Last month saw the 60th anniversary of Queen Elizabeth’s ascension to the throne of England. I know I’m late to the party in acknowledging this, but since I don’t have television here in Mineral de Pozos, I pretty much missed the whole hoop-la. Besides, I come from a family that is not, shall we say, big time monarchists. Our working class roots run too deep, our Irish blood is too thick, and we lean a little too much to the left to really get into the spirit of a royal wing-ding.
I’m not quite as vehemently opposed to the royal family as others. I tend to think of royalty as a bit like the English version of Disneyland: they bring in tourist dollars; they are efficient at putting on great costume parades; and they have it all over Disney in that they have real castles and princesses. I can’t help thinking England would be a lot drabber without them. It does cheese me off, though; that Prince Charles (above right with his mum), who was born the same year as me, hasn’t even started his real job yet while I’ve been toiling away for the last 45 years.
Eat it Disney!
That said; I am enjoying one thing that came out of the whole jubilee to-do and that is listening to a terrific series of programs on BBC Radio 4 called The New Elizabethans. They’re doing a 15-minute broadcast every day (I get the pod-casts) for 60 days about British and British Commonwealth people who impacted the world during the 60 years of the queen’s reign.
They started with Sir Edmund Hillary, who reached the summit of Everest with Norgay Tenzing at the end of May 1953, but the announcement wasn’t made until the morning of June 2nd, the queen’s coronation day.
The Queen may have gotten a crown; but Tenzing and Hillary got cool decorations from the Kingdom of Nepal
Others are from the worlds of the arts: Alfred Hitchcock, Laurence Olivier, Harold Pinter, Doris Lessing, and Francis Bacon, for instance. Inevitably, they’re covering Lennon and McCartney, but more surprisingly, David Bowie. These are all people I know something about, but I’ve been really blown away by hearing about people I had no idea had affected the world in the way they did.
One is Richard Doll, who made the connection between smoking and lung cancer. Others are Tim Berners-Lee, who invented the World Wide Web; and Cicely Saunders, who founded the hospice movement.
Tim Berners-Lee: thanks, dude, wouldn't be here without you.
I’m a little alarmed to see Simon Cowell coming up later to the exclusion of people like Mary Quant and Vidal Sassoon, who radically changed the way Brits (and the rest of the world) looked during this time. I’m sure Anita Roddick of The Body Shop is worthy, but why not Laura Ashley, who created a global clothing and decor empire? Probably everyone can come up with exclusions that irk them, but on the whole, it’s fascinating listening.
This all got me to thinking that my own life-span pretty much corresponds with the queen’s reign. She and her family have been background noise for as long as I can remember. One of my very earliest memories, when I was three, was walking with my mother in Salford, England, where I was born and seeing the little shops she frequented closed and with their windows covered in black crepe paper. When I asked why, she told it was because the king (he of The King’s Speech fame) had died in his sleep the night before. I didn’t really grasp the concept, but I did get that something momentous had happened.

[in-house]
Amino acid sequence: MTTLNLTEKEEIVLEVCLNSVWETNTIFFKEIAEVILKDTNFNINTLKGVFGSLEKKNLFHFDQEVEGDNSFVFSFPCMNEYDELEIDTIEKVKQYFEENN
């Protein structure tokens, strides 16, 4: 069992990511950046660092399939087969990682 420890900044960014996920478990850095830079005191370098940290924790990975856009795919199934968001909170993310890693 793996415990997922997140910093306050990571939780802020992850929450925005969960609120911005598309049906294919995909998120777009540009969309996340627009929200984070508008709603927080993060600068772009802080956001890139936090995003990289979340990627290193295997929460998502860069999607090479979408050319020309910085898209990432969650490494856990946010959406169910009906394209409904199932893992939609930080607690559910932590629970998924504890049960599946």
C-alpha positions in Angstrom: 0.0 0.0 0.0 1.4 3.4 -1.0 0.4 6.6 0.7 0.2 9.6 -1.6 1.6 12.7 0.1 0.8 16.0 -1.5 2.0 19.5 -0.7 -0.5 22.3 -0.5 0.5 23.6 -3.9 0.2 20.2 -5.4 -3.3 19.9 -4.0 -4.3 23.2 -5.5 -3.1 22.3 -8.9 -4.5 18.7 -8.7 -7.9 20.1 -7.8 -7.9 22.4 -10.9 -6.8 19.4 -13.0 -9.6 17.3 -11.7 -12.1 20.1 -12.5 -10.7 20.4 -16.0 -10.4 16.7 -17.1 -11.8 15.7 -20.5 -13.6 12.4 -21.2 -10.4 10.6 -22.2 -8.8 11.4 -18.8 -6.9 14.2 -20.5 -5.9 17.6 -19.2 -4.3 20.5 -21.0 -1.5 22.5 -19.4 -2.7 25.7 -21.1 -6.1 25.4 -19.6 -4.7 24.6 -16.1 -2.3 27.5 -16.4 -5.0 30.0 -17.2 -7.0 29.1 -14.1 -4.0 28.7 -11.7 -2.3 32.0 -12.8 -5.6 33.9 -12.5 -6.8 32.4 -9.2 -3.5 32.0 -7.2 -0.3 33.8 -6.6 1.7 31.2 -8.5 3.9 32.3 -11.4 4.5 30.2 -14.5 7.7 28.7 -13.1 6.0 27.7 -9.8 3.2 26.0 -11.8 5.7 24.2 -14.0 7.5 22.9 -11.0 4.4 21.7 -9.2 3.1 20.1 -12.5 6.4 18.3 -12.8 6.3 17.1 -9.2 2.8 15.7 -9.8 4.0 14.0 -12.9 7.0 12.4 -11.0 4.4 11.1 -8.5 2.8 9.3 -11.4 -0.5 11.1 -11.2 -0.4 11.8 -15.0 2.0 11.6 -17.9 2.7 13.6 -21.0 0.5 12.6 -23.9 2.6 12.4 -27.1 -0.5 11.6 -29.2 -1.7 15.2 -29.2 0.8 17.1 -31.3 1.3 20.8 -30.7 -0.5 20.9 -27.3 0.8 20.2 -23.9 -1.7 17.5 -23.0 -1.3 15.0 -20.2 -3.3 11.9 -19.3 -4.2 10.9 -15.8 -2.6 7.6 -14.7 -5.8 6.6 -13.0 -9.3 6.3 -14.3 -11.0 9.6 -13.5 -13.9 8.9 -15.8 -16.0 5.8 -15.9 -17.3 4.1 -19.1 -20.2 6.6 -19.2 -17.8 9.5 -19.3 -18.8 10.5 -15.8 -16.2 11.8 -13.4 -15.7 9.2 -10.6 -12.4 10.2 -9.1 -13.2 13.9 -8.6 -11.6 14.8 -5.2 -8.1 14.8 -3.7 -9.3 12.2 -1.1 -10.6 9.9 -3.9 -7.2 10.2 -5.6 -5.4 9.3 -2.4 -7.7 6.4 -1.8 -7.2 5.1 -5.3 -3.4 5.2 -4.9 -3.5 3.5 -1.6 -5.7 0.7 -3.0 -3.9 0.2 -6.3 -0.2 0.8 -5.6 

My memories from the following year, when the young queen was crowned, are inextricably tied up with my memories of us immigrating to Africa. We were actually aboard The Braemar Castle on the high seas between London and Cape Town on coronation day. But prior to that, we were caught up in the pre-coronation excitement. It was the tipping point for people in England getting television sets. Prior to the coronation, no-one in our blue-collar neighborhood had a TV; after it, almost everyone did. I saw it for the first time at a neighbor’s house just before we left (and since there was no TV in Africa, didn’t see it again for years). My last memories of our street were the red, white, and blue bunting strung from house-to-house.
This stock shot of a coronation party is on a street almost identical
to the one we left from in Salford.
All my going-away gifts from friends and family were coronation related. Among other things, I got a picture book of the royal family, a little replica golden coach and horses, and a mug with the queen’s picture on it. Everything was lost during the many moves we made over the years.
I found a picture on Amazon of the very book I was given as a going away gift. Seeing it brough a flood of memories.
Naturally, the ship put on parties so the displaced Brits could join in the celebrations. I recall my mother getting ready for the ball. She wore a dress she had made with a silver lamé strapless sweetheart top and a huge “new look” style white tulle skirt that practically touched the walls of our little cabin. For the occasion, she pinned three red-white-and blue bows down the side of the skirt. She looked beautiful. Next day, we kids had a party with copious amounts of cake and ice cream and balloons. And they gave us all commemorative silver tea spoons. I’m sure I still have mine but I can’t find it.
The Braemar Castle docking in Cape Town after transporting us across the Atlantic from London
Does this allow me to call myself a New Elizabethan? It would make a welcome change from Baby Boomer, wouldn’t it? But, nah, I think not: it sounds kind of daft.